In the ensuing months many members of the community appeared before the Longmont City Council and at several different meetings and spoke during Public Invited to be Heard against allowing this event to take place. Still others sent emails to members of the council and city staff objecting to this event being held at Union Reservoir, a sensitive ecosystem for many wildlife species. Concerns came from a broad cross section of the community as well as members of a church and members of the Audubon Society.

Members of the community almost begged the Mayor and Council to take this major policy decision from the hands of Longmont’s City Clerk (and city staff) and deal with it openly and directly. You, Mayor Baum, along with Council Members Gabe Santos, Alex Sammoury and Katie Witt, insisted that the matter could and would be adequately addressed by staff and there was no reason for the Council to make a statement or take a vote on this matter.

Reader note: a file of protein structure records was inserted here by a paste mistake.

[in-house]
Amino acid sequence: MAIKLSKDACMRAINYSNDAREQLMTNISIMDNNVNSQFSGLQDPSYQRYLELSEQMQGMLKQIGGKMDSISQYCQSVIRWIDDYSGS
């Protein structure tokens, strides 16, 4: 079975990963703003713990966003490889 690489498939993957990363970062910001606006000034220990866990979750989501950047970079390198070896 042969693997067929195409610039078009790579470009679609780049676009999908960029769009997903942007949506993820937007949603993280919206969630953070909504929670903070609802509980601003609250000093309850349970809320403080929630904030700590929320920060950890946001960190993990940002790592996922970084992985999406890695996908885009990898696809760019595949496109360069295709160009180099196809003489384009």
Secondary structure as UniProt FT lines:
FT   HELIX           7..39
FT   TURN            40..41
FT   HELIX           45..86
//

On one occasion a 30-minute formal presentation was made to you and council in three-minute consecutive segments by ten members of the community. The presentation covered all aspects of the issue from economic benefits, to quality of life issues including traffic and noise, to the environmental and wildlife impact.

The effort and presentation was roundly ignored. But it certainly was not minimal and, yes, it certainly was vocal.

Yet you, Mayor Baum, are quoted as follows in the Times-Call in Saturday’s article, ludicrously titled “City is closer to heaven.”

Here is what you said:

He [Baum] added that a “vocal minority” has voiced concerns about the festival but “nobody [emphasis added] brought those concerns to any council members to bring up at council meetings.”

“If there was a great dislike or disdain for what was going on, we wouldn’t be doing it,” he said.

These were not misquotes, nor misunderstandings, as The Denver Post reported the same content in a more abbreviated article.

Mayor Baum, you intentionally lied about what is a matter of public record. It is in council minutes, on the video recordings of council meetings on DVDs at the library and the council meetings were broadcast several times by Comcast on then-Channel 3. There is a record “everywhere” of what took place.